Little is known about the OnePlus V Fold, as the device is currently known as, but it's expected to offer a high-resolution display while drawing on the Oppo Find N2 for inspiration. (OnePlus and Oppo are owned by the same company.) That could mean a device with a more refined design than what we've seen from Samsung's Fold and Flip offerings up until now.
The most anticipated arrival could be Google, even if Pixel Fold rumors point to a device that sounds like it will be very similar to the Galaxy Z Fold 4. Instead, what we're eager to see is how Google — which makes the operating system as well as the hardware — can tweak Android with features developed for foldable screens. With the Pixel Fold likely to be powered by one of Google's Tensor chips, we're also curious to see if machine learning-powered capabilities can be developed that are specific to foldable devices.
We could find out the answers to those questions sooner rather than later — the Pixel Fold is rumored to be making an appearance at Google I/O 2023 in May in advance of a release later this year. And if the phone does appear, that would surely ramp up the pressure on Apple to come out with a foldable of its own.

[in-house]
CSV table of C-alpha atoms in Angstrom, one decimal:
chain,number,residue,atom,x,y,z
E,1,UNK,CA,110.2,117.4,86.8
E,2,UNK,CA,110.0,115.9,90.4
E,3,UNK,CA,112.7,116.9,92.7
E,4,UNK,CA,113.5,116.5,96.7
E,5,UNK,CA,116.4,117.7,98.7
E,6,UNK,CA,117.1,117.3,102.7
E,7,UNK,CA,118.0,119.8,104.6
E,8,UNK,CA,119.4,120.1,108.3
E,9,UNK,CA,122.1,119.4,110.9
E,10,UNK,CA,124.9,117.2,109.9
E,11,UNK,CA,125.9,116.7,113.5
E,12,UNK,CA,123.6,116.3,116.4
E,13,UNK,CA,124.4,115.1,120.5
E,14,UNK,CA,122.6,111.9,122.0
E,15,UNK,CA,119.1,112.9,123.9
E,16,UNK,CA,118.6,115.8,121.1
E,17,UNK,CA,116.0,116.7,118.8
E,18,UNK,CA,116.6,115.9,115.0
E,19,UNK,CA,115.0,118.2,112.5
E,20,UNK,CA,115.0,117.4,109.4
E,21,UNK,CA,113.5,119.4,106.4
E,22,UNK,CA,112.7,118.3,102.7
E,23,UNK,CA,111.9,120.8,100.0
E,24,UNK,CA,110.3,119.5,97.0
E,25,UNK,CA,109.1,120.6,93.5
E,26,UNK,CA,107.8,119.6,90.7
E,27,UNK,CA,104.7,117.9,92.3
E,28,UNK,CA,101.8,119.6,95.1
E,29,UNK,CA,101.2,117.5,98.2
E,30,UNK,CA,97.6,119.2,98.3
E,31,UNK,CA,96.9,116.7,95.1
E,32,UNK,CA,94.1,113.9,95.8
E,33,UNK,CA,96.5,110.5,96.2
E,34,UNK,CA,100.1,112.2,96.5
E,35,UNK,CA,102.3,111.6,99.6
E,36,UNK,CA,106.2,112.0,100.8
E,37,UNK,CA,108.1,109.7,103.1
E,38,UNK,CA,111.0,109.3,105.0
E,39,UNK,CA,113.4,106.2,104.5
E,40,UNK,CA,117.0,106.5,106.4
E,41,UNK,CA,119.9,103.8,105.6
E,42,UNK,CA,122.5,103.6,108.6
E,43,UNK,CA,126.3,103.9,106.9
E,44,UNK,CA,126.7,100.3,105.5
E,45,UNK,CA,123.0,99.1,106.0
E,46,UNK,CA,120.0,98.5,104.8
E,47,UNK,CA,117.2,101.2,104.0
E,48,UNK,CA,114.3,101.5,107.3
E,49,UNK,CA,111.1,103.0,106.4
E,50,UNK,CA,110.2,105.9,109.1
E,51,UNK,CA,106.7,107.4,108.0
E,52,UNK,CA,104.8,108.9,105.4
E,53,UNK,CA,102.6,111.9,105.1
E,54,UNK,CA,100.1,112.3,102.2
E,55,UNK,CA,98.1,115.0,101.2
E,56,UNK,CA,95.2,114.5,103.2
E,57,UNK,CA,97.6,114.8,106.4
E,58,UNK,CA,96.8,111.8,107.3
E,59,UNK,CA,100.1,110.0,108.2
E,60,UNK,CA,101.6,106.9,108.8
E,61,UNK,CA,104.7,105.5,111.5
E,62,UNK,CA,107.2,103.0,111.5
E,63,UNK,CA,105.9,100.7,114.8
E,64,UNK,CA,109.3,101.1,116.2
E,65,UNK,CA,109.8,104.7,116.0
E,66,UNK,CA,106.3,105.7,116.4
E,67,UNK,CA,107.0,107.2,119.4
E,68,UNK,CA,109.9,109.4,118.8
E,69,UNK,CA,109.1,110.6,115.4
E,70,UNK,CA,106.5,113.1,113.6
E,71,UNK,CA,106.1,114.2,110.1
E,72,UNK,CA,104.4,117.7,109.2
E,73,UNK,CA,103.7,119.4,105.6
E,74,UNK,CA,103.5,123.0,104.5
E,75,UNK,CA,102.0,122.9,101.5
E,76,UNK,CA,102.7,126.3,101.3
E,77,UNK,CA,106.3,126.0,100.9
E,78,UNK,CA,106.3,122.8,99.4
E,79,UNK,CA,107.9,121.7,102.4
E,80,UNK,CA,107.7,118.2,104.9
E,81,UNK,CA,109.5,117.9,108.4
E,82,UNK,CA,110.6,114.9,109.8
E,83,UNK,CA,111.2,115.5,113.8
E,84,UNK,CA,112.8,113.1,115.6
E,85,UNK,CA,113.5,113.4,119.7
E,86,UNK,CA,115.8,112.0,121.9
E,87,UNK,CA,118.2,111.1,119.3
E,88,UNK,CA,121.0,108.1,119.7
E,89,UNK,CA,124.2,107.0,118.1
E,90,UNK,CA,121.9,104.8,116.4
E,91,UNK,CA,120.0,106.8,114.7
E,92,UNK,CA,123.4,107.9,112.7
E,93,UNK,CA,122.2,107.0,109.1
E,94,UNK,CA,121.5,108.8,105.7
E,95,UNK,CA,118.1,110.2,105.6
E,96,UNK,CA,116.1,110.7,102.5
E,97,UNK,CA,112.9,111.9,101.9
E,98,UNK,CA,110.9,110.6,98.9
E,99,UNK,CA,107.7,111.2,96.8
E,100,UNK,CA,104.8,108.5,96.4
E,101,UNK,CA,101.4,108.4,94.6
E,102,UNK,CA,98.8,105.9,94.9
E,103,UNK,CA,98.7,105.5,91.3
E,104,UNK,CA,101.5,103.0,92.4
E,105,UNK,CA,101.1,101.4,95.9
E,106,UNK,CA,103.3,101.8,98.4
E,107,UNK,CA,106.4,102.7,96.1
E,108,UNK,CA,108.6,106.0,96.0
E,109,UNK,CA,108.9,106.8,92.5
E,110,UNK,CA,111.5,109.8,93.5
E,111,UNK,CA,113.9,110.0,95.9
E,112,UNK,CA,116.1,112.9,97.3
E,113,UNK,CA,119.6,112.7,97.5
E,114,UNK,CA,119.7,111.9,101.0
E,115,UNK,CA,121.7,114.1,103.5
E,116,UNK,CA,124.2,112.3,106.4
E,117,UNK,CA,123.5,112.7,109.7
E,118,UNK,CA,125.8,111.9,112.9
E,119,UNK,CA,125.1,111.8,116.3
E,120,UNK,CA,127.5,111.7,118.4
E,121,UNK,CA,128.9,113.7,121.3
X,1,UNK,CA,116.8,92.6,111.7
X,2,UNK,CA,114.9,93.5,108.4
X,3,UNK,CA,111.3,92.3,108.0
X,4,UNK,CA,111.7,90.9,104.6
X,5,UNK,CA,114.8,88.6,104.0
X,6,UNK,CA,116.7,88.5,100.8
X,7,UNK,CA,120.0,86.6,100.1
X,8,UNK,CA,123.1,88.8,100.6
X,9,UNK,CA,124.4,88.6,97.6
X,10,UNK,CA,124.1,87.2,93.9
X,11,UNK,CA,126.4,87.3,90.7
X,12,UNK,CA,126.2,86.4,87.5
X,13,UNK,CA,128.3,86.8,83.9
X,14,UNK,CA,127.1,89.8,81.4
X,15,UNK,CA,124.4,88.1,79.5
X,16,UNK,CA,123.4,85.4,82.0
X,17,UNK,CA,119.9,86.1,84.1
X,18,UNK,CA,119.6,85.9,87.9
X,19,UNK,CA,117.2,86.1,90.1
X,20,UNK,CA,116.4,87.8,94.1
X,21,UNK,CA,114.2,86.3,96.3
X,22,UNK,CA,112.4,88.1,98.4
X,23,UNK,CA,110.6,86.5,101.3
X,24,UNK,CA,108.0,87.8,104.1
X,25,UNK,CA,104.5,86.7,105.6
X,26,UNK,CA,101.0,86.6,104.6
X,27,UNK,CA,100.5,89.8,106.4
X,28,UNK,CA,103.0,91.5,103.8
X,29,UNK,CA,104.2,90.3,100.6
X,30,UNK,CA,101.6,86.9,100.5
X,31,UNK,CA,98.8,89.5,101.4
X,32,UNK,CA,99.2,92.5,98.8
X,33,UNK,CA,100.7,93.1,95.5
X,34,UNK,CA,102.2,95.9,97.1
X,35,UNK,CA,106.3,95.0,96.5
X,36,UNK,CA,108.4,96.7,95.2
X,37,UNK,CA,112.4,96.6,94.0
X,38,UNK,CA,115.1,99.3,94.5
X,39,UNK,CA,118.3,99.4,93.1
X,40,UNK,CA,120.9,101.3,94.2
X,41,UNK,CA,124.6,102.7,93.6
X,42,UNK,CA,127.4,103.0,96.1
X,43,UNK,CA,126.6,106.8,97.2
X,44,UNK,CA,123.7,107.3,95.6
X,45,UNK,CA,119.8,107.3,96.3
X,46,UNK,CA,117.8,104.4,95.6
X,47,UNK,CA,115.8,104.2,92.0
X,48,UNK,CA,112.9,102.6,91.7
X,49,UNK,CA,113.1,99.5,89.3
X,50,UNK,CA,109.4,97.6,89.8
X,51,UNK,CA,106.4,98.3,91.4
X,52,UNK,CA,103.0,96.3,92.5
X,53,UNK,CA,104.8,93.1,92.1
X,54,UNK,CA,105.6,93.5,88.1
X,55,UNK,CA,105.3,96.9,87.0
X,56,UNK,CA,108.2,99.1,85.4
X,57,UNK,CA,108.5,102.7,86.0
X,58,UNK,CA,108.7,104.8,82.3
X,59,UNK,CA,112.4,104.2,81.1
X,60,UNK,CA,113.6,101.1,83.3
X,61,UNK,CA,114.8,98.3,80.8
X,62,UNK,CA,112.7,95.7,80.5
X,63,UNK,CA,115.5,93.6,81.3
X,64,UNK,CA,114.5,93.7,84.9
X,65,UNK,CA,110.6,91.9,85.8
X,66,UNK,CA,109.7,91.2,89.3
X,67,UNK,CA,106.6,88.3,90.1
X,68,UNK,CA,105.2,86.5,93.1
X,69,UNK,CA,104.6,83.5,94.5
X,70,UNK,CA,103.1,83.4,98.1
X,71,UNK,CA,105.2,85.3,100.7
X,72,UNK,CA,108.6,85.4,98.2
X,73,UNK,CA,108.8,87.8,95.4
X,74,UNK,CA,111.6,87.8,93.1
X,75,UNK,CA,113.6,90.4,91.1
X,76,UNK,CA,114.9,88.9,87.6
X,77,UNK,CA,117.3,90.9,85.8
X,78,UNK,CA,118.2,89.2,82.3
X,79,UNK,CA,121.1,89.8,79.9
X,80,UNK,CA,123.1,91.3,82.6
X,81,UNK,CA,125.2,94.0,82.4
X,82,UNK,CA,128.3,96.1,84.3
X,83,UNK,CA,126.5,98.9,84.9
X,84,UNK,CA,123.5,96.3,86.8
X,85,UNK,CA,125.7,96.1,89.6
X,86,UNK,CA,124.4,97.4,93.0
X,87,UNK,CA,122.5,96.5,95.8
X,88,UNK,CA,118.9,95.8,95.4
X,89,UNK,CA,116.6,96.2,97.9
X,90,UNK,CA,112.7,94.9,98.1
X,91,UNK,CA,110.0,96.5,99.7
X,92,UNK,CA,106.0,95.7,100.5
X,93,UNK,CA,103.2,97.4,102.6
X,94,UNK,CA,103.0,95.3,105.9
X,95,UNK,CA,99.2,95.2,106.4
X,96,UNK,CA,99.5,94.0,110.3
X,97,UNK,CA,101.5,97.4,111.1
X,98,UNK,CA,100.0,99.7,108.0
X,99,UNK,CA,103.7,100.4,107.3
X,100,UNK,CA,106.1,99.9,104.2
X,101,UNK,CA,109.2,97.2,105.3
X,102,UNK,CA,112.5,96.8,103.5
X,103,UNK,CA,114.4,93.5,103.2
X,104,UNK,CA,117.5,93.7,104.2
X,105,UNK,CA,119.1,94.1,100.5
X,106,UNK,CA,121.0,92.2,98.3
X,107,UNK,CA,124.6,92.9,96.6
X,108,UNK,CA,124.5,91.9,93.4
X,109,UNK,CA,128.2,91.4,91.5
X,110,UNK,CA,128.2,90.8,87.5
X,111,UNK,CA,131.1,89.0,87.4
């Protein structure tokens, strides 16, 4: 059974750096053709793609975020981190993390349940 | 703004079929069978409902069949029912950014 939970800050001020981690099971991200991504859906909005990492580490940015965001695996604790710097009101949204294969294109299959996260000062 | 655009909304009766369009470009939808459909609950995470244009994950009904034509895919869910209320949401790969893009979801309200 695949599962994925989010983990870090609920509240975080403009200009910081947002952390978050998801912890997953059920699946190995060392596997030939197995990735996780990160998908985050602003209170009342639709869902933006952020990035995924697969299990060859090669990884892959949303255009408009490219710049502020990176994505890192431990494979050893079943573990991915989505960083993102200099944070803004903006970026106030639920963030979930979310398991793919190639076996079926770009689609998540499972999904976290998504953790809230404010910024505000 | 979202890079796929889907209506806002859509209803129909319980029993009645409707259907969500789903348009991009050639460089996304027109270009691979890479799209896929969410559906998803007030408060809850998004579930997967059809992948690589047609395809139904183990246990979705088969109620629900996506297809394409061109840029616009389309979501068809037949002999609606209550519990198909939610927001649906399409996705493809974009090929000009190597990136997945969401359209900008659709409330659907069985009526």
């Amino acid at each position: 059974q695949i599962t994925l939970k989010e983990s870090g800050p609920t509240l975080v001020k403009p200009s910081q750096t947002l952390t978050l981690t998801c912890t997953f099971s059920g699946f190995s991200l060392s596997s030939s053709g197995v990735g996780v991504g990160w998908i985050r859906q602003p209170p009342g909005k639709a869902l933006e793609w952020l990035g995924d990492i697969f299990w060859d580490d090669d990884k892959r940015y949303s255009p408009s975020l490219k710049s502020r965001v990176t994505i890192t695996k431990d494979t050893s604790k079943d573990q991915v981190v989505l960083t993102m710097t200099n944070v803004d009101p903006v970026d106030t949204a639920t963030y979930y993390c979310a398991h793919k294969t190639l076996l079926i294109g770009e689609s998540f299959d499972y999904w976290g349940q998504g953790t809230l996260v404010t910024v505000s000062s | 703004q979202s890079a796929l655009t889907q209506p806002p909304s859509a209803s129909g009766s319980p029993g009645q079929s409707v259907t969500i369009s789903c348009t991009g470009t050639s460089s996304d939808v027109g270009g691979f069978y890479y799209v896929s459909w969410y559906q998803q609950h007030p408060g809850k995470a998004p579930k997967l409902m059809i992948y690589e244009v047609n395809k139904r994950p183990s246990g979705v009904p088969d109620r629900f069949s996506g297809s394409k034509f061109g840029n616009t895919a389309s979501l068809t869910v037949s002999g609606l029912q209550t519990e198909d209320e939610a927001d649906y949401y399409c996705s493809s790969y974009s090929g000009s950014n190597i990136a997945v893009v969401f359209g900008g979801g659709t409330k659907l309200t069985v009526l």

Where Apple can fit into foldables
Assuming all that happens, that's a pretty crowded field for Apple to saunter into a year or two from now. And while Apple never comments on unannounced products, if it did, the company might point out that it's rarely the first to come out with specific product types. Smartphones existed long before the iPhone appeared, for example, but the iPhone was able to dominate the smartphone market by improving upon where other devices had fallen short.
For that reason, it certainly doesn't make any sense for Apple to rapidly release the iPhone Flip — or whatever Apple plans on calling its foldable phone — just because the foldable phone market figures to get more crowded later this year. Instead, an iPhone Flip release date likely depends on when Apple feels that its device is ready to leap ahead of anything that's already out there.
Based on what we've heard about the iPhone Flip, that's not going to happen any time soon. Most speculation about Apple's foldable phone plans center around patents the company has won — never a completely reliable indicator of the final form a product takes. There's not even a consensus on how big a screen the iPhone Flip might feature, with forecasts ranging from 7.5 inches all the way up to 9 inches.
How Apple can still win at foldables
So yes, there's plenty of work to be done between now and whenver an iPhone Flip arrives to take on the soon-to-be-growing number of Android foldables. So how can Apple stand out, even if it winds up being late to the party?